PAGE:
b. 1934 – d. 2021
Ved Mehta was elected as a Fellow of the Royal Society of Literature in 2009.
Ved Mehta remembered – by Anne Chisholm
Ved Mehta once said: ‘I’ve always wanted simply to be a writer; not a blind writer, not an Indian-born writer, not an American writer.’ He was all these things, but indeed above all an internationally acclaimed writer of great achievement, impressive output and strength of character.
Those of us who knew him early in his career, as a star writer for The New Yorker, a smallish, charming, well-dressed man who gave legendary parties and always had a pretty girl on his arm, quickly learned that he not only did not need but fiercely did not want any recognition of his blindness. This determination, he later wrote, was part of him from the start: ‘I merely felt that I was not limited in any way, and I felt that from the moment I became blind, two months short of my fourth birthday, as a result of an attack of cerebrospinal meningitis.’
He was born in Lahore, then still part of India, in 1934; his father, a doctor, sent him away for treatment at the age of five, first to Mumbai and then, at 13, to a specialist school in Arkansas. Highly intelligent and ambitious, he quickly mastered English (his first language was Punjabi), typewriting and braille. From there he won a scholarship to college in California, where again he excelled, paying other students to read for him and moving on to study history at Balliol College, Oxford, in 1956. He would return there all his life.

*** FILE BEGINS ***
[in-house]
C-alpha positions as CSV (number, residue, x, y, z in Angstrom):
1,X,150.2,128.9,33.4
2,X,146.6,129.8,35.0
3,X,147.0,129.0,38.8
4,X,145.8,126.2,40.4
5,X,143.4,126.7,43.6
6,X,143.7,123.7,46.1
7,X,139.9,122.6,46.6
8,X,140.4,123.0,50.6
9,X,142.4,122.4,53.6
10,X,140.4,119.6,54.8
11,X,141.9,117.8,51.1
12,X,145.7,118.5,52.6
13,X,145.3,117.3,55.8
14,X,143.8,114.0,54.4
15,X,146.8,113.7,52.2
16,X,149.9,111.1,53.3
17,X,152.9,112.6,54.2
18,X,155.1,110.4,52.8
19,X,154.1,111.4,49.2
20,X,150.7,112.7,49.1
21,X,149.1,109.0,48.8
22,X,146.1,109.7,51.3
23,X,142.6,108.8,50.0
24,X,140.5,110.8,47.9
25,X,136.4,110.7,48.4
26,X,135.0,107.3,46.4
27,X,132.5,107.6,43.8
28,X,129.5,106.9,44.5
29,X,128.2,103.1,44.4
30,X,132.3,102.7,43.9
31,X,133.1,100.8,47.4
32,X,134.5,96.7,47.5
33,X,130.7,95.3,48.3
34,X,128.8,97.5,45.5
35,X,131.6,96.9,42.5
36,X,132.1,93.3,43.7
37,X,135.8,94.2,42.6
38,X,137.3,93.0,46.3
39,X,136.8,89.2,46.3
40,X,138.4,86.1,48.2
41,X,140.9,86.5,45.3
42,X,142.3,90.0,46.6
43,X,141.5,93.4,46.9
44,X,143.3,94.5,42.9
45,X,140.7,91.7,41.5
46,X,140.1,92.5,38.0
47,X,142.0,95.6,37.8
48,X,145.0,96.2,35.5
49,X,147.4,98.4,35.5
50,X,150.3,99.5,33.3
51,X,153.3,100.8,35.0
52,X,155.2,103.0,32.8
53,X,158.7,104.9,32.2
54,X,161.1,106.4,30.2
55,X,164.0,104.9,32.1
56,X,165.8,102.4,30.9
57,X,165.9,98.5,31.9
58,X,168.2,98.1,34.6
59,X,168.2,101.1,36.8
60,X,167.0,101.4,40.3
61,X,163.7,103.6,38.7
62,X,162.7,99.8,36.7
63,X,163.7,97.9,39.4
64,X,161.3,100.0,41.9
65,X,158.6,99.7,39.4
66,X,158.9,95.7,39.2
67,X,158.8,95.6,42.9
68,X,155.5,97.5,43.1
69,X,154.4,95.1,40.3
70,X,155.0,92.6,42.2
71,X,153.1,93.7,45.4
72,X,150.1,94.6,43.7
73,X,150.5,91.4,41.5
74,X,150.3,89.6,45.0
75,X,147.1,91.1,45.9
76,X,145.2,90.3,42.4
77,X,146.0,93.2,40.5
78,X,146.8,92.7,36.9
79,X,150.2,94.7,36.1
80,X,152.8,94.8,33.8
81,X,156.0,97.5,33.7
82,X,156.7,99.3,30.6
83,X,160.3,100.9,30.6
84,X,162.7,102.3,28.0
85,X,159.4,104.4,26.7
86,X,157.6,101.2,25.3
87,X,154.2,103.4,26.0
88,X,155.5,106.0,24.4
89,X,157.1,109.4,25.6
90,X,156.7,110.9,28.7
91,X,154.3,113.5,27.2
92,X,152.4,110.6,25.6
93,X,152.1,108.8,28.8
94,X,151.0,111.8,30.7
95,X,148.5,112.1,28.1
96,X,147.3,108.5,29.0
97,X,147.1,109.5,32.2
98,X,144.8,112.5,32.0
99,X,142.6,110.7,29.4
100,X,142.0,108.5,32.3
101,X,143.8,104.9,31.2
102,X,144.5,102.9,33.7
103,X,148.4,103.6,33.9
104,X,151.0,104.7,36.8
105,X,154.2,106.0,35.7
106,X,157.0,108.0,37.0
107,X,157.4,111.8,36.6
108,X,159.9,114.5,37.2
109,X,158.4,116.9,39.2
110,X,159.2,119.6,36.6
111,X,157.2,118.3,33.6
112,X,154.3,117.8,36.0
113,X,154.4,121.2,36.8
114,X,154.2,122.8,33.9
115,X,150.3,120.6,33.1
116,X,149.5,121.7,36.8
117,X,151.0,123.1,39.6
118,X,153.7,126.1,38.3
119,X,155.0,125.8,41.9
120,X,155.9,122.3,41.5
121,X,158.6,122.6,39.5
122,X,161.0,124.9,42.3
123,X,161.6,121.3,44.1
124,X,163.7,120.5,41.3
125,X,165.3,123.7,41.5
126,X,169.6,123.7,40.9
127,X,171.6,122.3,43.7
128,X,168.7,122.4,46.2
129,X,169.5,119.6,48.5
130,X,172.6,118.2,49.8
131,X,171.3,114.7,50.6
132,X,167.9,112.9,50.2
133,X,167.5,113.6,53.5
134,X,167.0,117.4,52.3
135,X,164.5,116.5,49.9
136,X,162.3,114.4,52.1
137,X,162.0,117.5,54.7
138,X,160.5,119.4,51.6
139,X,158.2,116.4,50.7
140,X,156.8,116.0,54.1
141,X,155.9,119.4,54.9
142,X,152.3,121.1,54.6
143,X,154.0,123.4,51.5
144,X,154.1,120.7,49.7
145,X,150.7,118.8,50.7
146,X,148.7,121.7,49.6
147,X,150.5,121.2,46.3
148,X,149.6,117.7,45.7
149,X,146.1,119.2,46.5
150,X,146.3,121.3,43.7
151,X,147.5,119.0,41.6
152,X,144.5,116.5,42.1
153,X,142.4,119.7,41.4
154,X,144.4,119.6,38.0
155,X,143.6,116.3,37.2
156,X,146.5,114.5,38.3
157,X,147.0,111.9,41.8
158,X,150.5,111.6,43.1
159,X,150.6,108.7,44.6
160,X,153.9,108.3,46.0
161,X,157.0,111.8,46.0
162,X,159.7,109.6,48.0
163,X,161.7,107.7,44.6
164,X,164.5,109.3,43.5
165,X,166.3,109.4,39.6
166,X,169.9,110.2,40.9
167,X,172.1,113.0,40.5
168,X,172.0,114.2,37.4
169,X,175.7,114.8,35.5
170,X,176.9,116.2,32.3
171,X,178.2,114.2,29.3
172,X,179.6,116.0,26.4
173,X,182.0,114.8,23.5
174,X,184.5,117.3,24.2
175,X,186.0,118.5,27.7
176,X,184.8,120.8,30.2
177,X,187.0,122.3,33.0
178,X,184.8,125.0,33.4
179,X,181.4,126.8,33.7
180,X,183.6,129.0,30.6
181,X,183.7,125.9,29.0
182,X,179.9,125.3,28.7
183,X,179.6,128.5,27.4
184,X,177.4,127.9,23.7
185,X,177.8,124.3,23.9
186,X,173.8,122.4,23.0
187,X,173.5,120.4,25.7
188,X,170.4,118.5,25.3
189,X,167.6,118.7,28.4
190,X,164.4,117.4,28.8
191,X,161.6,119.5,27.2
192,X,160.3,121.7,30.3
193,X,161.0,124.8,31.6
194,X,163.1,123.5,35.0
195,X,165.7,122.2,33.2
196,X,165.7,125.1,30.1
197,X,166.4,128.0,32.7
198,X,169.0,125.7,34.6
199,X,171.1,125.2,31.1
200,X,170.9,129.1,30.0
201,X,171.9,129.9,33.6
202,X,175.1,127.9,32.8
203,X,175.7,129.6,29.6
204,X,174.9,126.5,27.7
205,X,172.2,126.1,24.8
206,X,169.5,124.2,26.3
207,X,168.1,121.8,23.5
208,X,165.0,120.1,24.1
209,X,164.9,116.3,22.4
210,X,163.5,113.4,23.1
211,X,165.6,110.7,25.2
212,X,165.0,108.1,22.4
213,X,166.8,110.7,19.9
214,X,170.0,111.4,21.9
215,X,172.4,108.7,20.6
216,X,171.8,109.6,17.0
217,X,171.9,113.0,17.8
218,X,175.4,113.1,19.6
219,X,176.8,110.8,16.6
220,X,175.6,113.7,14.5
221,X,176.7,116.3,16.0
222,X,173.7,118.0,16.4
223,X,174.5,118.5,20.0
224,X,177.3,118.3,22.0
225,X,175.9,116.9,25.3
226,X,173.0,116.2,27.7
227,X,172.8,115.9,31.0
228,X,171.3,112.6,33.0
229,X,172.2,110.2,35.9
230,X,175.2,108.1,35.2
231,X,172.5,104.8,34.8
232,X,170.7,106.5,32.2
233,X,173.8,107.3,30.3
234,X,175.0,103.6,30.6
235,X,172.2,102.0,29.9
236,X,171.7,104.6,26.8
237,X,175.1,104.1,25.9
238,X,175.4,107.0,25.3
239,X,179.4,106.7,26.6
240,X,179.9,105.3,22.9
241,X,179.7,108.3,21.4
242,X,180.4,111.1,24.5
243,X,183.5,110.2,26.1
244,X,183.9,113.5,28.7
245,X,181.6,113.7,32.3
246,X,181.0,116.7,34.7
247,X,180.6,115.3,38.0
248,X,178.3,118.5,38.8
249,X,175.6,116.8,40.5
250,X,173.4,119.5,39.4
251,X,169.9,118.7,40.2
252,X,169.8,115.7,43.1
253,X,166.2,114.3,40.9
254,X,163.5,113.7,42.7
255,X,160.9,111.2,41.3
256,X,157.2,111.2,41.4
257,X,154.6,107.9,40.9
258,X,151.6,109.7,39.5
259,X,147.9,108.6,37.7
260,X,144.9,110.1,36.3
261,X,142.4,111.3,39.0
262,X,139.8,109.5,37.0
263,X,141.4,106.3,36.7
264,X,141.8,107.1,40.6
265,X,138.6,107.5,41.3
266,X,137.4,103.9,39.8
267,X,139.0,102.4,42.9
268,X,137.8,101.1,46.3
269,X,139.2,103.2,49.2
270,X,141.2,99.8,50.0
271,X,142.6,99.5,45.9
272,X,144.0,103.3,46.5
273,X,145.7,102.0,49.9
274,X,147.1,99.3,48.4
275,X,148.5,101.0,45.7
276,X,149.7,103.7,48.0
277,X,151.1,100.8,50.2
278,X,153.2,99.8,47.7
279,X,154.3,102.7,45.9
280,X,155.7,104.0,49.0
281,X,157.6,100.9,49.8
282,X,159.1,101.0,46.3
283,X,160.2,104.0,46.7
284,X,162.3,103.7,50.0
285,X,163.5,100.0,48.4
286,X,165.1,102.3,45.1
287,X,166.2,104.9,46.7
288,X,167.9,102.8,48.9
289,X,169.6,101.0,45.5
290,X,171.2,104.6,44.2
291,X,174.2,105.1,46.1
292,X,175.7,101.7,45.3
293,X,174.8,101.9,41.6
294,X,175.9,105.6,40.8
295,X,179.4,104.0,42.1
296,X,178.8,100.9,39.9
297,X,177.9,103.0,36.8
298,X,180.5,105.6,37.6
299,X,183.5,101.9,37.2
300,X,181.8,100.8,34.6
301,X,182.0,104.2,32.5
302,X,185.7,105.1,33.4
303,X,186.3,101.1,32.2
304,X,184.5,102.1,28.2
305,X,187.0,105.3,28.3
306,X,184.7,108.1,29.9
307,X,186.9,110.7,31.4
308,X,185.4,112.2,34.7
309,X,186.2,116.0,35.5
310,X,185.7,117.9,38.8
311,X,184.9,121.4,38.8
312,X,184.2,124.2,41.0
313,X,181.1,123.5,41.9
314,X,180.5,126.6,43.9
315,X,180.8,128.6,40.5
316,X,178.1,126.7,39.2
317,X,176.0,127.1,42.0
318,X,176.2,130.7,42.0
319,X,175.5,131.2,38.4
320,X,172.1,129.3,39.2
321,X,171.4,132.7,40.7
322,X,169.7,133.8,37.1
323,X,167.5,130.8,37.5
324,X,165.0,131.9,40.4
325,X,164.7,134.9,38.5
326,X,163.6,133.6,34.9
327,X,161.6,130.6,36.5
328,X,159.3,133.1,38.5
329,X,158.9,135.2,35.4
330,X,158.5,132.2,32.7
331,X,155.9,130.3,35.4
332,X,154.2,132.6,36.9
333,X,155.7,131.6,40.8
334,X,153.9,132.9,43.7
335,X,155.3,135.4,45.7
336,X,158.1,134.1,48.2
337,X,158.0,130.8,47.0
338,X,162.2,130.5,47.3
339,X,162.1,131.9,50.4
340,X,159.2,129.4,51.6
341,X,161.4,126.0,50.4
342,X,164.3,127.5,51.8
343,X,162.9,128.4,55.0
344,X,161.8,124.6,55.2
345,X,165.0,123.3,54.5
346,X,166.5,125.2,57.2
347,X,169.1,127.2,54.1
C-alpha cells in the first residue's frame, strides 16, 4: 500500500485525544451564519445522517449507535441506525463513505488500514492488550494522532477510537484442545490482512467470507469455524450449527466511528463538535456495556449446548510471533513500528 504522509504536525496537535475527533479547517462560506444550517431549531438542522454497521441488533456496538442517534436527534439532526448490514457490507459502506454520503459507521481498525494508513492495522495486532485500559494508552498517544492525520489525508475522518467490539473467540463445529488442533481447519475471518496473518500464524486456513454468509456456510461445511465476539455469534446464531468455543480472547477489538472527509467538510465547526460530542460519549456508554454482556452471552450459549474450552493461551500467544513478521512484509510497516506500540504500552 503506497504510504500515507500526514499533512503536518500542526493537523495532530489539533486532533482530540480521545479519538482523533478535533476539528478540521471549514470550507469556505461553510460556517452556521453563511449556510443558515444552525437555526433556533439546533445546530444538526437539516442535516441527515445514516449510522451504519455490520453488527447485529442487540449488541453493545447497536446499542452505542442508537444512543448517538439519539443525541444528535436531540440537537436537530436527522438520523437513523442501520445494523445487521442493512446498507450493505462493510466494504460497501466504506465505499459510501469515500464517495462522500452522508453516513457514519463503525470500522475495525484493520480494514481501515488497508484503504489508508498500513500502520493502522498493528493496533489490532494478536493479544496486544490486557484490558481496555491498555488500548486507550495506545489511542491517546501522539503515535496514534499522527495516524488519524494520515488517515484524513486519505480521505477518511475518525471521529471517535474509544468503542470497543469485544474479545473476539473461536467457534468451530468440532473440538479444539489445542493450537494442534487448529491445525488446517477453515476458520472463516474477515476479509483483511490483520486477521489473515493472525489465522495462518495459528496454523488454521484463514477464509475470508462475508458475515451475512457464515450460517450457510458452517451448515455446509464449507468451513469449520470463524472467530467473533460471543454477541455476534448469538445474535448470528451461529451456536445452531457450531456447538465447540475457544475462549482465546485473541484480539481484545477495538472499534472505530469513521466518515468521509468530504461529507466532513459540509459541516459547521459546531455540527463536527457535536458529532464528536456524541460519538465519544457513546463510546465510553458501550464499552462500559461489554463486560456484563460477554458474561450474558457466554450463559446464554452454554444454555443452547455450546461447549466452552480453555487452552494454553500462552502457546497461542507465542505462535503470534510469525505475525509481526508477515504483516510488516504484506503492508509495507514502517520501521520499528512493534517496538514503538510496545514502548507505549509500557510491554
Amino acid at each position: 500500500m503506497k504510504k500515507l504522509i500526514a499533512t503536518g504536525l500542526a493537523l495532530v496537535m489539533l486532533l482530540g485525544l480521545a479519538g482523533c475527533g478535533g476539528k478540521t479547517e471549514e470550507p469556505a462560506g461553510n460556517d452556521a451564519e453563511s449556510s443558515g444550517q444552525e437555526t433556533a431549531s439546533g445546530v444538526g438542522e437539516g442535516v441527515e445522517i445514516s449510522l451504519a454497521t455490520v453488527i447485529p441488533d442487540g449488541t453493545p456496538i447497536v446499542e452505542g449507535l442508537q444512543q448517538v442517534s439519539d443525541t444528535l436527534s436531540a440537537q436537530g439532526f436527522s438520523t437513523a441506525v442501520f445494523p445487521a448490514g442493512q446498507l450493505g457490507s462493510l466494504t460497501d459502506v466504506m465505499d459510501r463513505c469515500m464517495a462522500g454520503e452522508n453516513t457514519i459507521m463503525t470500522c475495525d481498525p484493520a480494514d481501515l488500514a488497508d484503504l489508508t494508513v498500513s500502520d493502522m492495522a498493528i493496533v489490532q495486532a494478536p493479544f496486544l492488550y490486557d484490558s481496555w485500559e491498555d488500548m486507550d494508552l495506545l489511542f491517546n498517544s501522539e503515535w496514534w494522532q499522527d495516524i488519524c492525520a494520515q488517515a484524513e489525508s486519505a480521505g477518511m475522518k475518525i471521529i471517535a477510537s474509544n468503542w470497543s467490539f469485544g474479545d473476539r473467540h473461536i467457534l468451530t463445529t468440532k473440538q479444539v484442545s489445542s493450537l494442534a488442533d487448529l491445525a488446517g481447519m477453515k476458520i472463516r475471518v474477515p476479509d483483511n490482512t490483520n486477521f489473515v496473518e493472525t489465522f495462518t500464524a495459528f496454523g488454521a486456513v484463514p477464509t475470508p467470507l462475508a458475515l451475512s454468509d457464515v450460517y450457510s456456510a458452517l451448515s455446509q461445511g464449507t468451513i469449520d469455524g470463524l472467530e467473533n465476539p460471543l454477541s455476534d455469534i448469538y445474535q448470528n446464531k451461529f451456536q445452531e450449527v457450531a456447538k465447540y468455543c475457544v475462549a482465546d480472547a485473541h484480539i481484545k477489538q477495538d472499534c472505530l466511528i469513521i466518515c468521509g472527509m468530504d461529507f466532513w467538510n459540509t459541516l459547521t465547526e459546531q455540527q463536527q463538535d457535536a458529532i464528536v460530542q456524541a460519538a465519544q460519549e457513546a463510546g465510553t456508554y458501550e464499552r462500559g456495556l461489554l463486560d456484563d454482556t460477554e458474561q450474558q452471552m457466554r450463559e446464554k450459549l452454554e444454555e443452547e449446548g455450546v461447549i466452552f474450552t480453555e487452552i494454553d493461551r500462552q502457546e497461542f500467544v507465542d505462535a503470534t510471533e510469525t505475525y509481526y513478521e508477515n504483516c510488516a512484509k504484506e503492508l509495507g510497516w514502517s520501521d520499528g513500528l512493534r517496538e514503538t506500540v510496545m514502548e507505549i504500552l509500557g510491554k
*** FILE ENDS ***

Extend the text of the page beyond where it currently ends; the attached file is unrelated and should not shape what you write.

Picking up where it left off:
He started a PHD at Harvard, but soon realised that what he really wanted to do was write. His first autobiographical book, Face to Face, had come out in 1957; he caught the attention of the New Yorker editor, William Shawn, and by 1961 he was on the staff of the magazine, where he stayed until 1994. Sixteen of his 24 books began as pieces for The New Yorker.
All this, and more, Mehta recounted himself in his great autobiographical epic Continents of Exile, which appeared in 12 volumes between 1972 and 2004. These books could be said to have pioneered the combining of family history and historical and social enquiry, as well as the unflinching portrayal of personal life and relationships. An exploration of memory, he himself said he would like the saga to be read as a novel. The sequence was interspersed with other books of reportage and Indian history, including studies of philosophers and theologians based on interviews (another form he made fashionable) and accounts of Gandhi and the Indian political scene.
All his writing is elegant, clear and full of precise, often lyrical descriptions of landscape, places and faces. When questions were raised about his methods, he would explain that from childhood he developed the acute sensitivity to physical presence and movement he called facial vision, and his other senses, especially hearing: ‘my ears became my eyes’, as he put it. He relied on amanuenses to help with the vast amount of reading and research he always mastered and to take dictation, but he never took notes or used a tape recorder, relying instead on his prodigious and well-trained powers of recollection.
For a long time, though, he avoided writing about blindness, and indeed came to realise that for many years he had been ‘in the grip of the fantasy that I could see’. His marriage, in 1983, to the academic Linn Cary, and the birth of two daughters, gave him the happiness and security he needed to let the fantasy go and eventually to write about the reality. On his death, The New York Times called him ‘a writer who illuminated India’. He did more: he illuminated the human condition.